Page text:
Such a framework should be a top priority of our energy diplomacy, offering a realistic alternative to the dead end of producer-consumer confrontation and to the current volatility of prices and consumption. It ought to contain five fundamental elements.
First, open markets. Transparency and the free flow of energy trade and investment can only occur on a level playing field. Removing market barriers can significantly increase production and moderate the price volatility we face today.
Second, sound policies to promote stable, predictable fiscal and regulatory regimes, the sanctity of contracts, and the rule of law. The better established these are, the greater the investment, development and security of energy resources for all countries.
Third, robust technology to conserve and optimize the resources we have now and to develop a full range of new energy sources while protecting the environment. This can be achieved through joint ventures and partnerships that foster the sharing of technology and best practices.
Fourth, increased energy efficiency. This remains the most abundant, cheapest form of new energy we have. Energy conservation and efficiency deserves a commitment from each and every one of us.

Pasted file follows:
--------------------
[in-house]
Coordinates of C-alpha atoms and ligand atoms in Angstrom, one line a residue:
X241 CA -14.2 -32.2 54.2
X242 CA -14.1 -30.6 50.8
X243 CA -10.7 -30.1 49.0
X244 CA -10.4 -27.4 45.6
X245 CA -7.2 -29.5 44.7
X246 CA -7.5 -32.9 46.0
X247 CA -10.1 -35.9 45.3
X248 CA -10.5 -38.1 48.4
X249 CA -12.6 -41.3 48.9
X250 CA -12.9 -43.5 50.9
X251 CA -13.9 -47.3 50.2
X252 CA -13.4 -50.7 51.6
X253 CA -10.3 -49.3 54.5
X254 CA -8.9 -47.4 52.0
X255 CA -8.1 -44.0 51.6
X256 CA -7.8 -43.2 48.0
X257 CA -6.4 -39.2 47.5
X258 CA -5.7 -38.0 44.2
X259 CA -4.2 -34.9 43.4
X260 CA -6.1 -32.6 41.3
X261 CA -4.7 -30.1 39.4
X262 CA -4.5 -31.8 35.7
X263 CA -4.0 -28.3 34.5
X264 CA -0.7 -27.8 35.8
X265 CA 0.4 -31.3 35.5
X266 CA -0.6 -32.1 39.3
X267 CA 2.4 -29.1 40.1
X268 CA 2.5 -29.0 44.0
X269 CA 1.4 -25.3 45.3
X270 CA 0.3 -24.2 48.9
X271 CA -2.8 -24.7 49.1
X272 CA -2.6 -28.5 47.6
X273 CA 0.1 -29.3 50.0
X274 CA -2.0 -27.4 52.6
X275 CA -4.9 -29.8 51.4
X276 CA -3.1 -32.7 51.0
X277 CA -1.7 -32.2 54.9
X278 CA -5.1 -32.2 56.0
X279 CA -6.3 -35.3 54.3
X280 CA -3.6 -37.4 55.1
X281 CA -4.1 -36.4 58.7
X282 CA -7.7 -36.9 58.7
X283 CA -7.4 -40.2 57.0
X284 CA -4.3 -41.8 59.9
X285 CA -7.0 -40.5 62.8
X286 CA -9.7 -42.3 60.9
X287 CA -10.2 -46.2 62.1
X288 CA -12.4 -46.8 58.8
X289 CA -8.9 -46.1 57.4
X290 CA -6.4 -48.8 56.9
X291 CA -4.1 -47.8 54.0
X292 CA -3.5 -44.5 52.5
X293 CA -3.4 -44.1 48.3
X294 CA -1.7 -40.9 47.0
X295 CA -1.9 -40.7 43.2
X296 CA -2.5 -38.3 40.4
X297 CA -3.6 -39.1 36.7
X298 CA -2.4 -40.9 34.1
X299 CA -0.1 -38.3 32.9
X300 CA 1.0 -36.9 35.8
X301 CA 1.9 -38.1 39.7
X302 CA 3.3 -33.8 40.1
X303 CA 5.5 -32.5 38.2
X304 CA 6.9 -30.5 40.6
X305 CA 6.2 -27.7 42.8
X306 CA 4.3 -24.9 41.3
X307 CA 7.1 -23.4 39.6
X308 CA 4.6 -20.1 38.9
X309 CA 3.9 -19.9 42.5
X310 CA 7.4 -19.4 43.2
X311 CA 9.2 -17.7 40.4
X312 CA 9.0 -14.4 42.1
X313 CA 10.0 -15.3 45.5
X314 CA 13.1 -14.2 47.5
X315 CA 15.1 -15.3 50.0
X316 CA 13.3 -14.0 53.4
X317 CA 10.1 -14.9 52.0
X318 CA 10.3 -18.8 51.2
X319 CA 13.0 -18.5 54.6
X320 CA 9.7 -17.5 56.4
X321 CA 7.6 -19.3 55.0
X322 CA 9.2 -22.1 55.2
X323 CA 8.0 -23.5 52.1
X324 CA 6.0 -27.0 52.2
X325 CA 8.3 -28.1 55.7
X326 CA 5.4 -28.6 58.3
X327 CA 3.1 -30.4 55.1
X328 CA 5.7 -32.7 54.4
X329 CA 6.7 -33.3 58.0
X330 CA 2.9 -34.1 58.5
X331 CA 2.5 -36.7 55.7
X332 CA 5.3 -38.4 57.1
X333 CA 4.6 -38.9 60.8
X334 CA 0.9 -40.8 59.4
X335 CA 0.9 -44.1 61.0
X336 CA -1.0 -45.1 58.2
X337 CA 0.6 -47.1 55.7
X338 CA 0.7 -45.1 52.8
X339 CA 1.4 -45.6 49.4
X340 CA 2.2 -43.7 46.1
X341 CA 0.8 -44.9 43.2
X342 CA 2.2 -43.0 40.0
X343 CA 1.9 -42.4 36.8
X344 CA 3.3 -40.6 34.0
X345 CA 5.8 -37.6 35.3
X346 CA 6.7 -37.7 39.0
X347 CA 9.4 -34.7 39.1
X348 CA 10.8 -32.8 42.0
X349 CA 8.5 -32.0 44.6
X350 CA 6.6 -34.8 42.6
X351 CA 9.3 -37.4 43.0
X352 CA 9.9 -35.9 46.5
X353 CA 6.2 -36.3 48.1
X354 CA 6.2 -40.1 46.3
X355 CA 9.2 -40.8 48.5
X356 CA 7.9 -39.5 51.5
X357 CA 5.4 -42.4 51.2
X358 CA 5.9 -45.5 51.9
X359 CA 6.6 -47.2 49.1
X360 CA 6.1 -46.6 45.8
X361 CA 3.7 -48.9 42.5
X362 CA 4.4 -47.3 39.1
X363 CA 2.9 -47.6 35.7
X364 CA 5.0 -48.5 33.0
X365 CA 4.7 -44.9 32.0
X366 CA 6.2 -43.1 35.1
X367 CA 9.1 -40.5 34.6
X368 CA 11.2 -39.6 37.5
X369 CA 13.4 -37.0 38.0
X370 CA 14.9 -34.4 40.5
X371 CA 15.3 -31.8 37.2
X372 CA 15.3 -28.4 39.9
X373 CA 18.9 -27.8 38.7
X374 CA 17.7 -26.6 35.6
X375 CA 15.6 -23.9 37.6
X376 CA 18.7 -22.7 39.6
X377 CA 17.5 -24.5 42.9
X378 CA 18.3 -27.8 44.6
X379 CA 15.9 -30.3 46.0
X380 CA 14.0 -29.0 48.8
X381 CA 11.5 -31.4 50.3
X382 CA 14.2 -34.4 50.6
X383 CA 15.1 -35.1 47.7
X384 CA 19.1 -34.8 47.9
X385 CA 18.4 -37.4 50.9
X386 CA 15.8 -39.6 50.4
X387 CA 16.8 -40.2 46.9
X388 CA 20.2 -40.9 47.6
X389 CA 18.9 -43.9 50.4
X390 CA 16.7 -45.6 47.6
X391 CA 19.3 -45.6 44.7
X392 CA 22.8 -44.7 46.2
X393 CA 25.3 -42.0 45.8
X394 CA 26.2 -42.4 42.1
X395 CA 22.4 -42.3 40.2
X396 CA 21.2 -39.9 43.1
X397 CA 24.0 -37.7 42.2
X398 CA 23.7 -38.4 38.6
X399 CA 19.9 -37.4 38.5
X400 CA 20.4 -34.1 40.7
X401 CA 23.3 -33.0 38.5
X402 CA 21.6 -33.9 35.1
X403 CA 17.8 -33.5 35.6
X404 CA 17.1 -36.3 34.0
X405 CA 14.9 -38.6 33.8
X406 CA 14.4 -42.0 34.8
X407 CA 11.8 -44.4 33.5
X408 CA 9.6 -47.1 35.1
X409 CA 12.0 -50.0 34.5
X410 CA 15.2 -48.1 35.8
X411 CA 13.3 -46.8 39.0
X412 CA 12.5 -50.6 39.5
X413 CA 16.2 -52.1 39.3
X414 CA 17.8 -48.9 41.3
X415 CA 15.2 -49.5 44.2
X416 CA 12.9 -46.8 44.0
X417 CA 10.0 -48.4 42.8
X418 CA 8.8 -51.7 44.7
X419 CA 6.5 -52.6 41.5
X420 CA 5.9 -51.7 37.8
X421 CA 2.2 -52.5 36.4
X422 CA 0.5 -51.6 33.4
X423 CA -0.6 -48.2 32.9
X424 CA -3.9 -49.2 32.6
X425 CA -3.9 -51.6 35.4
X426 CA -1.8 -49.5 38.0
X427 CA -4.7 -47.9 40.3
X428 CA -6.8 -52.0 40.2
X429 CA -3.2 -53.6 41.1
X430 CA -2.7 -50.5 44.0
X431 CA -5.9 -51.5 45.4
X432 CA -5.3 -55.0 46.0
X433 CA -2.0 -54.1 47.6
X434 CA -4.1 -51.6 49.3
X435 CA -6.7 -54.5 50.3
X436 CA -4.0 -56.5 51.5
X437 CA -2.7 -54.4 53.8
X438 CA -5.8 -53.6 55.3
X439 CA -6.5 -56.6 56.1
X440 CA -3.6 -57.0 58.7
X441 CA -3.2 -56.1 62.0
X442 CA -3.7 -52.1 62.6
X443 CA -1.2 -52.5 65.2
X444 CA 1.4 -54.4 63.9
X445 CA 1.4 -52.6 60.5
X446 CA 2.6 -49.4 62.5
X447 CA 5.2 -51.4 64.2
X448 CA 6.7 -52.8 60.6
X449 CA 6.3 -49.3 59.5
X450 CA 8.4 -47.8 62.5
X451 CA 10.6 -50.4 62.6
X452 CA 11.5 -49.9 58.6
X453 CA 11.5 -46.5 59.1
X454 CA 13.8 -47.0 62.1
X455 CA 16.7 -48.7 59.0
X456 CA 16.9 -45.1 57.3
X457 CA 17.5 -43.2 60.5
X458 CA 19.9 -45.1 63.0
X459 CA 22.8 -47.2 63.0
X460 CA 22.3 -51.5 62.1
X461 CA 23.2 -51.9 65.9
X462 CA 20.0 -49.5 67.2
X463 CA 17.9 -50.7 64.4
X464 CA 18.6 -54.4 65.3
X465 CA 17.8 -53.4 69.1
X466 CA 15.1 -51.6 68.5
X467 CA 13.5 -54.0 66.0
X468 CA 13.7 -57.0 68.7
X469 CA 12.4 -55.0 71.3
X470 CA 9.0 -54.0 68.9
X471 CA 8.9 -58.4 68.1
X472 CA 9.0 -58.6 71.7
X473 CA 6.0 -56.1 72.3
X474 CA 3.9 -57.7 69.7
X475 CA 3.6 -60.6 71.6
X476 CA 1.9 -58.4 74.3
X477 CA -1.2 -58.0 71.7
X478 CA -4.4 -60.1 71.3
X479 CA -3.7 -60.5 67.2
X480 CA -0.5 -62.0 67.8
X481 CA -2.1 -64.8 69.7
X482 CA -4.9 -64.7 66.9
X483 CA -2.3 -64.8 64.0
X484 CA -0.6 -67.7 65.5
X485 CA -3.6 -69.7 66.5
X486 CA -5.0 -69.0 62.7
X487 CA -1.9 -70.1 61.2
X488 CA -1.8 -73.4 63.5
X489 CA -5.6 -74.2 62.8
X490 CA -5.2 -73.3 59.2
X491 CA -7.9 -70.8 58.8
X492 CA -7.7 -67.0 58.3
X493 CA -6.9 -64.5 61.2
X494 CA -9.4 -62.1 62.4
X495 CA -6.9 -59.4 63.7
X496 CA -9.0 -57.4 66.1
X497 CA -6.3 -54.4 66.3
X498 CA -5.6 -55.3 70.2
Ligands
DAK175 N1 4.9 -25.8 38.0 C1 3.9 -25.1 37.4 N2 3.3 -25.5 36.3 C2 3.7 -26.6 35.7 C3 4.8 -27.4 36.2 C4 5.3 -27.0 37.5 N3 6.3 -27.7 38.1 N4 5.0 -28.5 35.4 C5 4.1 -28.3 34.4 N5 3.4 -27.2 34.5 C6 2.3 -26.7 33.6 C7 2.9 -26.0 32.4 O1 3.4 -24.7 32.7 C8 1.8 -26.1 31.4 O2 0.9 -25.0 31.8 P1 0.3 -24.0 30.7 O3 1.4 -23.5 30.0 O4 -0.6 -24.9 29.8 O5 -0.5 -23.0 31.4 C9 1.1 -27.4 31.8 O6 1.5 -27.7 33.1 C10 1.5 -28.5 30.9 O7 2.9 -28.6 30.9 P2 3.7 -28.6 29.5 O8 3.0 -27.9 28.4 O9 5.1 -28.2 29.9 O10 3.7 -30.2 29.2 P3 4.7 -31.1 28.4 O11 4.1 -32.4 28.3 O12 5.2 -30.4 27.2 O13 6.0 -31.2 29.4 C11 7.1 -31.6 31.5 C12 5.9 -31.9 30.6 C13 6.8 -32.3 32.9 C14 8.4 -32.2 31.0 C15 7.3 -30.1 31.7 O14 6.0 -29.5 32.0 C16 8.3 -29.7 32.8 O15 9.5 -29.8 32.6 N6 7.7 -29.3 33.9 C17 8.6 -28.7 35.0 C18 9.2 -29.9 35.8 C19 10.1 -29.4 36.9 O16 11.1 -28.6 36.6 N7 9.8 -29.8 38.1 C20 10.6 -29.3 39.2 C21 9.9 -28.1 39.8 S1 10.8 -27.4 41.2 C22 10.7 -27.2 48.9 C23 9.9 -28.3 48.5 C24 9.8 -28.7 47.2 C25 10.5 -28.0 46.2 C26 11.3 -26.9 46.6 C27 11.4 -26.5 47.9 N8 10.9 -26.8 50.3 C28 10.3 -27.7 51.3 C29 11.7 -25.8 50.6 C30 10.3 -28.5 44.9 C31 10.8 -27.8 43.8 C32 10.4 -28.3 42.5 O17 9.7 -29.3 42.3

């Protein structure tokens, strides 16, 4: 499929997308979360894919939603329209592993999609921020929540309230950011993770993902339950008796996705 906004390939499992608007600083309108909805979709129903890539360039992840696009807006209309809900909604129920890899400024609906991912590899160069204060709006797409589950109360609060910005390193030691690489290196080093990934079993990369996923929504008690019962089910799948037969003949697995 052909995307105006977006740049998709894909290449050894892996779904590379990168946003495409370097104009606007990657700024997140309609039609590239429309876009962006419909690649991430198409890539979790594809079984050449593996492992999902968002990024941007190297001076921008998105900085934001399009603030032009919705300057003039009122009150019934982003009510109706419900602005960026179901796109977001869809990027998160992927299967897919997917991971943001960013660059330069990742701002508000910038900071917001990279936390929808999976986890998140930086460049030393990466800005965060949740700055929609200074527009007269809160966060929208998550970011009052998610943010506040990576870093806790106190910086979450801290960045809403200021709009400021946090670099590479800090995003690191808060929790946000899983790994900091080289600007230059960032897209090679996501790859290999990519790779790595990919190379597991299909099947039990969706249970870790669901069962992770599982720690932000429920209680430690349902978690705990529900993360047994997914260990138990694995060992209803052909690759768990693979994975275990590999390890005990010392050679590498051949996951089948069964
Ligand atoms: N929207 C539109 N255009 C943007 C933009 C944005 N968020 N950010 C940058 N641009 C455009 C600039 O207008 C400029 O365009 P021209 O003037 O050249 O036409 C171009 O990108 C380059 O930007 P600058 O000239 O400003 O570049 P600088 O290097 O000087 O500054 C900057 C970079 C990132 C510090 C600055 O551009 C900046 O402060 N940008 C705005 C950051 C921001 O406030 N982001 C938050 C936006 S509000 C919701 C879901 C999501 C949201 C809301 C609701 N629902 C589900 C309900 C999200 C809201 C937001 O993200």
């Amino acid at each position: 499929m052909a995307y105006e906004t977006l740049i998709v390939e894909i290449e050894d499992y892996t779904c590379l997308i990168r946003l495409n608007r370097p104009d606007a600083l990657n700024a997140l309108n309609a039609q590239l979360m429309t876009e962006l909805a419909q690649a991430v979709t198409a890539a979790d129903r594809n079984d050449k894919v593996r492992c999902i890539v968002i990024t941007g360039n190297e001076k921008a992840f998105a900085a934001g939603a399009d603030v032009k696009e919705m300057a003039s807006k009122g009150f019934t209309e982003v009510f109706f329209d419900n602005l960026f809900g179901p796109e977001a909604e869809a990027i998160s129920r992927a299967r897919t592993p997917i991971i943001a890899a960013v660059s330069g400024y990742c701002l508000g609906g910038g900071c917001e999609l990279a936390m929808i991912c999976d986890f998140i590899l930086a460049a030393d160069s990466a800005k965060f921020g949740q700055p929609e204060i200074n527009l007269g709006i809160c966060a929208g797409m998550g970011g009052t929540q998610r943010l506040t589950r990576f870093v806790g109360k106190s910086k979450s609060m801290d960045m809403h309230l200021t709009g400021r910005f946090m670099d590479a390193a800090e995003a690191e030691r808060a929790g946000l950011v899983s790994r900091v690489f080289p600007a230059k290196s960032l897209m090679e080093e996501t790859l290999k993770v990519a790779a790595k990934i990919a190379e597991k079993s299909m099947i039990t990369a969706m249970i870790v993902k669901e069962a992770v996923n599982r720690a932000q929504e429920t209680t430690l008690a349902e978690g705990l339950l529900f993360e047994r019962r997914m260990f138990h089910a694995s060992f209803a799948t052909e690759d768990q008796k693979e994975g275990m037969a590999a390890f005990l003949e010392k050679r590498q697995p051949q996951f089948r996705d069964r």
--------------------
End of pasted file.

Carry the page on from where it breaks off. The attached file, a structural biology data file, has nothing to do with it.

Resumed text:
Fifth, responsible development. The production and use of energy must serve as a platform for broader economic growth and social well-being. We must ensure that the economic benefits of energy flow to all stakeholders including the poor and the vulnerable. This can only be done through proactive national and international leadership fully supported by industry.
Open markets; sound fiscal and regulatory policies and the rule of law; robust technology; energy efficiency; and responsible development.
Taken together, these elements can effect a profound change in the relationship between energy producers and consumers. They can provide true energy security based on a clear understanding and acceptance of interdependence supported by strong, mutually beneficial partnerships.
I'd like to think my company knows something about partnerships. Partnership is a core value embedded in our company vision - and printed in many languages in The Chevron Way. Our vision is to be the energy company most admired for its people, partnership and performance.
Many of our business alliances stretch back for decades, including those in Asia. Our kerosene signs first appeared along Shanghai's "great white way" almost a century ago. Junks, camels and Mongolian ponies delivered our products.
Beginning in the 1930s, our Caltex colors flew in Indonesia, the Philippines, Singapore, India, Cambodia and Malaysia. Here in Thailand, we built a major refinery to supply the Caltex system in the mid-1990s and today maintain a retail network of more than 500 stations.
Aside from Indonesia, where we've been the largest oil producer for half a century, natural gas accounts for most of our exploration and production opportunities in the region.
Some of our most exciting prospects and important operations are right here in the Gulf of Thailand - the result of both Unocal and Chevron legacy assets building on a relationship of over 40 years. Our merged operations produce approximately 1.5 billion cubic feet of natural gas per day - almost 30 percent of the Kingdom's total power demand.